Inherently, the delivery of multimodal prehabilitation in cancer is expected to incorporate multiple health practitioners that include the oncology physicians (e.g., surgeons, medical oncologists, radiation oncologists, and haematology oncologists) and other medical specialists (e.g., anesthesiologists, geriatricians, physiatrists, and psychiatrists). In addition to physicians, health professionals that direct or deliver specific prehabilitation modalities are also essential. Professions and their respective roles in prehabilitation may include physiotherapists, occupational therapists, kinesiologists, exercise physiologists, dietitians, nutritionists, psychologists, social workers, pharmacists and nurses. To address the needs of the non-patient cancer survivors (i.e., friends and family), health professionals outside of the tertiary care setting may be best suited to prehabilitate for physical or psychological conditioning to support caregiving, bereavement preparation, and/or estate management. Finally, at the heart of person-centered care is engagement of the person with cancer, which represents an essential element of appropriately co-designed interventions and shared decision making. Co-design of prehabilitation interventions by healthcare practitioners and cancer survivors is recommended to cultivate a sense of purpose and responsibility towards managing one’s health with, rather than by, the healthcare team. Incorporating the patient and caregivers into care planning is aligned with the WHO interprofessional practice definition and supports engagement of cancer survivors towards self-managed behaviors (33).
Prehabilitation Prior to Surgery and Other Primary Treatments
Despite the breadth of anti-tumor approaches and their distinct consequences to the patient, research on multimodal prehabilitation has almost exclusively focused on surgery. The pre-surgical focus may be explained by the opportunity that wait-times afford to invest in prehabilitation for improvements in peri- and post-treatment health, and potential economic advantages of reduced surgical complications, postoperative morbidity, and length of stay. Addressing modifiable surgical risk factors (such as exercise intolerance, malnutrition, anemia, smoking, and medication usage) have demonstrated a profound effect not only on postoperative HRQoL, but also morbidity, mortality, and the need for further care (34–36). Consequently, surgical prehabilitation has often been thoughtfully tailored to target specific risk factors. For example, surgical prehabilitation commonly includes training to improve cardiorespiratory fitness to prepare the patient for the impending surgical stress response characterized by increased cardiac output and oxygen consumption (37, 38) and because of its established relationship with post-operative morbidity, mortality, and hospital length of stay (39, 40). As a result, cardiorespiratory fitness is often used as a physiological indicator of intervention efficacy.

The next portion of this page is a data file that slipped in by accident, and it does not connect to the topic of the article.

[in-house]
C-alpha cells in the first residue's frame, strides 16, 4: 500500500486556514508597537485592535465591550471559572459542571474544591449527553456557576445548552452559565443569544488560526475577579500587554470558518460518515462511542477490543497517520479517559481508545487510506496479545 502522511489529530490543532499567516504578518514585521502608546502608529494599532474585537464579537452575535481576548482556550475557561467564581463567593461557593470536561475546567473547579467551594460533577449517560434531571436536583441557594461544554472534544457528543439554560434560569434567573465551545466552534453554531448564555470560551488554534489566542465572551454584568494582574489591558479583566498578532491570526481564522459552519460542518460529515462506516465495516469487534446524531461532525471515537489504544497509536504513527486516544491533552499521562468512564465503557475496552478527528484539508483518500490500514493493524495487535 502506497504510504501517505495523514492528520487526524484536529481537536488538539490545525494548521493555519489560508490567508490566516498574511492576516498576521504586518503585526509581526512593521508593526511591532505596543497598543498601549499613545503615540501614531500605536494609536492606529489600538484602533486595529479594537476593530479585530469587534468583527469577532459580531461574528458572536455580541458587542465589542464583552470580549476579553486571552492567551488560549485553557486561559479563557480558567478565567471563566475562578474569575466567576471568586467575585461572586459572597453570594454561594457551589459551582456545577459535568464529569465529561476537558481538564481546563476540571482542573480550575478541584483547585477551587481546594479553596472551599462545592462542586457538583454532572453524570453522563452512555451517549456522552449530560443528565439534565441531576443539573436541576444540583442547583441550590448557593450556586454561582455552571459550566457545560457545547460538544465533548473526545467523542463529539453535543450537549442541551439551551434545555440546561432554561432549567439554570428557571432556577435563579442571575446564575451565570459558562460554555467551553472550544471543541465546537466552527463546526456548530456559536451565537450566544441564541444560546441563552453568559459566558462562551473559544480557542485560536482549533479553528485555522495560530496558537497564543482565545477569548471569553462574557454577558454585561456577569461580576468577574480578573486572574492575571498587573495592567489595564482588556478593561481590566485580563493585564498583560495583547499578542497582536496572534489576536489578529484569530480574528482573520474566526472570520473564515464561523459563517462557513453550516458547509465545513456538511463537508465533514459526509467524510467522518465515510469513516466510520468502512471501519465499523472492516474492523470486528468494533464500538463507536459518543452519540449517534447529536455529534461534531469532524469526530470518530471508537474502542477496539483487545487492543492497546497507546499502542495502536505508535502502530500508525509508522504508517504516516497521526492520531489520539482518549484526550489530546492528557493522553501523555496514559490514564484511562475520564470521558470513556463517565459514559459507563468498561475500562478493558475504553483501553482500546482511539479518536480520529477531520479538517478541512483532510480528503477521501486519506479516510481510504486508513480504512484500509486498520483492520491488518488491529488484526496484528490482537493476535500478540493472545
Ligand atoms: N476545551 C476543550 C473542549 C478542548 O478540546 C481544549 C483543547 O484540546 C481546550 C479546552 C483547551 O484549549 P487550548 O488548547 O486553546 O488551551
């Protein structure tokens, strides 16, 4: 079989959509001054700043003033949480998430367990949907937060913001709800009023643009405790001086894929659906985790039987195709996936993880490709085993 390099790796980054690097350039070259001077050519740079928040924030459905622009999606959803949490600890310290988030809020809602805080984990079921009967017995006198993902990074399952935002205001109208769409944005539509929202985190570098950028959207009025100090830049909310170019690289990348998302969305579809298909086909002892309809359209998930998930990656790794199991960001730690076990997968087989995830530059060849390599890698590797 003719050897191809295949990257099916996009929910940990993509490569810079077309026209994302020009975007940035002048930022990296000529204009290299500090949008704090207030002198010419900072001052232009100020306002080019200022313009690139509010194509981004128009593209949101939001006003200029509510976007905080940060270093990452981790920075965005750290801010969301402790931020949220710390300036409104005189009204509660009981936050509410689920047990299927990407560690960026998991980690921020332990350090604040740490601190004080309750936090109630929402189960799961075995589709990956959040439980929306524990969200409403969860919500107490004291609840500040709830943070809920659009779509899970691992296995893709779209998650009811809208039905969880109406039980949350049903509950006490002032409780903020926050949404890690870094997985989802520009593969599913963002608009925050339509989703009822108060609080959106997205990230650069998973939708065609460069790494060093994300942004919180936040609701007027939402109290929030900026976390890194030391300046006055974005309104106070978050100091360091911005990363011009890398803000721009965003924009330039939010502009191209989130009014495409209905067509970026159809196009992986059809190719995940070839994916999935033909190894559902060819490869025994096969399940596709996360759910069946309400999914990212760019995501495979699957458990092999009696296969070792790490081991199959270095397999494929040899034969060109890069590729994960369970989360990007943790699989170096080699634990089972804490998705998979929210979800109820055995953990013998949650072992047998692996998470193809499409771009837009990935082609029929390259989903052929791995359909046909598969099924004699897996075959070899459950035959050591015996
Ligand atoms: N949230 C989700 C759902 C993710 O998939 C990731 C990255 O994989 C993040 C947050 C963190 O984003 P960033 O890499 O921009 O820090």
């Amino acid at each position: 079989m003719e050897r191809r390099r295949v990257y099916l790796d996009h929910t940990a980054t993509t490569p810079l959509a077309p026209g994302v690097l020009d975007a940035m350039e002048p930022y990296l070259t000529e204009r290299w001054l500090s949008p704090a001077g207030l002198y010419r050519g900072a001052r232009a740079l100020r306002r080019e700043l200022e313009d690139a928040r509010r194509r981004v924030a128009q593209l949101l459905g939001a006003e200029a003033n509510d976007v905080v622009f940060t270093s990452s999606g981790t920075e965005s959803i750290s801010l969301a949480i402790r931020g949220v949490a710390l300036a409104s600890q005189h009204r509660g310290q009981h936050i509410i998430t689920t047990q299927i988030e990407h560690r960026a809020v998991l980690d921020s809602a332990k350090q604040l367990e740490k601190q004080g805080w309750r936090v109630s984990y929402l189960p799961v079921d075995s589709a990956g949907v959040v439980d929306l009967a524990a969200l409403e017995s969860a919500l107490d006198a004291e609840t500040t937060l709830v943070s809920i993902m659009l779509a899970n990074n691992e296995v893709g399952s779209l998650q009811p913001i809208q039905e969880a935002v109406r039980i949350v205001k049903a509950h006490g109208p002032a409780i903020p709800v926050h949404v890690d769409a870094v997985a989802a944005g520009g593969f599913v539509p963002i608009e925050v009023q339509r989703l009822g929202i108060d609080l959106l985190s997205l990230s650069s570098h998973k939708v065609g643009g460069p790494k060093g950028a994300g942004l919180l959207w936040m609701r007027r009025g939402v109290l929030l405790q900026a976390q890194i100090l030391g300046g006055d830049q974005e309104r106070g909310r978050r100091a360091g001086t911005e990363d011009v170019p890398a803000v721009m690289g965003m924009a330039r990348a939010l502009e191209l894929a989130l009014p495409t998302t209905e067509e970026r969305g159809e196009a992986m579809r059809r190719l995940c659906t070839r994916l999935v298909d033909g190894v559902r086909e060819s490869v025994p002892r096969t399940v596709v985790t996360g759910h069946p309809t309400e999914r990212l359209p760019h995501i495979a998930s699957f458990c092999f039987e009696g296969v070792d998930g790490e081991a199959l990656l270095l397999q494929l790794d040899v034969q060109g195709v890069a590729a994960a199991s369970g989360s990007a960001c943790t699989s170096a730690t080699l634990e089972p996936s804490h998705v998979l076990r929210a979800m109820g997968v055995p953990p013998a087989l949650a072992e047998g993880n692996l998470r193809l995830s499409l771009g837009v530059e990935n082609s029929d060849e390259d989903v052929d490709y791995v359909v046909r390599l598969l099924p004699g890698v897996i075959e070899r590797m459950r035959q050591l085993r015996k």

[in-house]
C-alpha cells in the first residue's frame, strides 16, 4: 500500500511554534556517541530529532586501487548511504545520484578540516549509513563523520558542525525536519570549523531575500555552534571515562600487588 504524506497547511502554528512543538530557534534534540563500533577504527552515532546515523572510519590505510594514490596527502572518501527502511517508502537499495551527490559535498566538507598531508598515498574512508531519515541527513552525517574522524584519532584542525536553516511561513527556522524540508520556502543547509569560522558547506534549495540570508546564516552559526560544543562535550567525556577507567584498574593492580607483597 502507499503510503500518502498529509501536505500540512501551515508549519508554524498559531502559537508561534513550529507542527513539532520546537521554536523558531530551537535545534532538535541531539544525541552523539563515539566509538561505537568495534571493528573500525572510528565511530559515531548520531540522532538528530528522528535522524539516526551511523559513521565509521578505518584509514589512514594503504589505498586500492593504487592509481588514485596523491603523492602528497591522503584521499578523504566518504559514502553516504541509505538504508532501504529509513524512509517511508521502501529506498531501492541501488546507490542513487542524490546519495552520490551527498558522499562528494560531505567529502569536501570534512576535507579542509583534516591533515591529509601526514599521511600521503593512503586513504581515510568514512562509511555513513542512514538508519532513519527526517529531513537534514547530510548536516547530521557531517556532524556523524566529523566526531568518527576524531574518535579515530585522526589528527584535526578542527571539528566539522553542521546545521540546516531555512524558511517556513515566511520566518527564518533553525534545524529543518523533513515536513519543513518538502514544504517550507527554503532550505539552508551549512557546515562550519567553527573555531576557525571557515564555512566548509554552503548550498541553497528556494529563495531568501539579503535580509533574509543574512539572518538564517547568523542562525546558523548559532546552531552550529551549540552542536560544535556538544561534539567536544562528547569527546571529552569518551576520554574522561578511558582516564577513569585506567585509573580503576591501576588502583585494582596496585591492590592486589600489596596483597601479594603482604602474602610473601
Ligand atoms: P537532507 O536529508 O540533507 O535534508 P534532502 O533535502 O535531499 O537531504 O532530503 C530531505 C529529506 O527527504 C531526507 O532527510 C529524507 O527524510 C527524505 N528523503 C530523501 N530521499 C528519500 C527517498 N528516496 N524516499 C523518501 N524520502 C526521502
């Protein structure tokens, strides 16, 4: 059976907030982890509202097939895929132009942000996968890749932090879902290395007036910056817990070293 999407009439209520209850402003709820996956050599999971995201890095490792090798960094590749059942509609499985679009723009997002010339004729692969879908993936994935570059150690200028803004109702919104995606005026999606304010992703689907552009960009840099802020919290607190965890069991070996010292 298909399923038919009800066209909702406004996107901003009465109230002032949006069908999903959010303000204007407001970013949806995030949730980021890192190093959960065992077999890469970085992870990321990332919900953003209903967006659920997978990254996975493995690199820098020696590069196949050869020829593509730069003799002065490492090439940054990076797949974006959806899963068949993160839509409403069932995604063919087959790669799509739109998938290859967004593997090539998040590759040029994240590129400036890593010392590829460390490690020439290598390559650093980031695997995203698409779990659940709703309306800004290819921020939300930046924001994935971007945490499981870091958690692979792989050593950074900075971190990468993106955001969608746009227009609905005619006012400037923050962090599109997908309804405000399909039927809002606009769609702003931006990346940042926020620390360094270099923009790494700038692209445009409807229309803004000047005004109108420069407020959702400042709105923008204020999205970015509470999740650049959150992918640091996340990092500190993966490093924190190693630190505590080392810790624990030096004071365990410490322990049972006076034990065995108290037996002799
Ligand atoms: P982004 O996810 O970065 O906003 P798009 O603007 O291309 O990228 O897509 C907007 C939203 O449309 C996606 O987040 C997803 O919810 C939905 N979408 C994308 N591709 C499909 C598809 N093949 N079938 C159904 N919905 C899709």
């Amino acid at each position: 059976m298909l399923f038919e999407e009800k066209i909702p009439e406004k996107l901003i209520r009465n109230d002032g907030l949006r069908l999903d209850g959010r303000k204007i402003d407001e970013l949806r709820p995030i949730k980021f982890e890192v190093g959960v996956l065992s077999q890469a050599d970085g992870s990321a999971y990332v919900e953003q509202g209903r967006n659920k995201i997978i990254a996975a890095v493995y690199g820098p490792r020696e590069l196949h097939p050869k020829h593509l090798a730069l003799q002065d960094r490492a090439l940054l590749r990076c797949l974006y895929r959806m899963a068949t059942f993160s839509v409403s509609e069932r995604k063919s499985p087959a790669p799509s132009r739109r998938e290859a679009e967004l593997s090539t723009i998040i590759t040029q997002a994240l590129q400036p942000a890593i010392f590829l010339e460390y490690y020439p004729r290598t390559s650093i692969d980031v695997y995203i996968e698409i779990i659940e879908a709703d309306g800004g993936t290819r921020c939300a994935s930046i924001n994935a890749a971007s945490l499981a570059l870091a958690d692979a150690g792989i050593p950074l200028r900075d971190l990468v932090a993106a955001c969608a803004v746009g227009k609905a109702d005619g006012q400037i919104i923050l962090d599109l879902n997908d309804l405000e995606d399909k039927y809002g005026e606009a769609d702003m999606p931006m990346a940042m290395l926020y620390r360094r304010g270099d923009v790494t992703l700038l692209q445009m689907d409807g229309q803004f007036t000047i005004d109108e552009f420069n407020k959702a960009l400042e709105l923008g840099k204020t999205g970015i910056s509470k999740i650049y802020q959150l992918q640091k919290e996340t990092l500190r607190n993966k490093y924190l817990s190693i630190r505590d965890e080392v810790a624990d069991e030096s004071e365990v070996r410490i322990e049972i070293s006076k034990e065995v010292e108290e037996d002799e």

Systematic reviews of surgical prehabilitation, including both unimodal and multimodal approaches for people with cancer, conclude that prehabilitation improves physical fitness and functional capacity, with lesser, yet still compelling, data to suggest potential improvements in hospital length of stay, post-surgical complication rates, post-operative recovery and HRQoL when compared to usual care or post-operative rehabilitation alone (9–12). The evidence is challenged by limitations in methodological quality, namely small sample sizes, heterogenous interventions and endpoints, and narrow inclusion criteria that limit generalizability. Consequently, prehabilitation has garnered only a weak recommendation for integration into contemporary perioperative care pathways (e.g., Enhanced Recovery After Surgery; ERAS) (41). Moreover, given that many studies fail to appropriately describe safety or adverse events, and higher-risk participants have often been excluded, the actual risk or benefit of prehabilitating frail patients who may need it most is still uncertain. Advancement towards clinical adoption will benefit from ongoing international efforts via phase III clinical trials (42–44), as well as improved reporting of safety outcomes, inclusion of higher-risk study populations, well described implementation strategies, and comparisons of multimodal to unimodal strategies that attempt to delineate modality-specific benefit.
Beyond surgery, prehabilitation prior to stem cell transplant (SCT) has received growing research attention given that SCT is a cornerstone haematological cancer management that often follows high-dose chemotherapy or whole-body radiation. The ‘dual hit’ of treatment leaves patients severely deconditioned, where impairment is more apparent in those with poor physical function prior to transplant (45). While interventions delivered after SCT attempt to remediate deconditioning and dysfunction are more widely studied, researchers have also examined prehabilitation exclusively prior to SCT (46–48) or in combination with post-transplant interventions (49–51). Such studies have featured a combination of supervised and self-administered multimodal interventions, comprised of low-to-moderate intensity endurance and resistance training, stress management and relaxation, as well as dietary guidance. The available evidence suggests that prehabilitation for SCT is feasible and may offer favourable changes in physical fitness, psychosocial distress, fatigue, HRQoL and hospital length of stay; however, more research is needed to verify early findings (50). It is worth highlighting that, despite feasibility successes, the research acknowledges significant challenges in delivering prehabilitation prior to SCT in light of the often markedly poor and often changing health status of SCT candidates.
While the surgical and SCT settings currently form the evidence-base for multimodal prehabilitation for primary therapy, comparable preparatory interventions for primary radiation or chemotherapy (among others) remain largely unexplored. It is worth highlighting that the iatrogenic consequences of radiation and chemotherapy may have a more gradual onset than the more abrupt insult of surgery and SCT, and thus the metrics of success may be different across treatments. For example, outcomes of interest in non-surgical contexts, such as chemotherapy or radiotherapy, may prioritize other markers of efficacy, such as dose tolerance, discontinuation of treatment course, and patient-reported health over several weeks of active treatment (e.g., fatigue, cardiovascular function, and psychological health).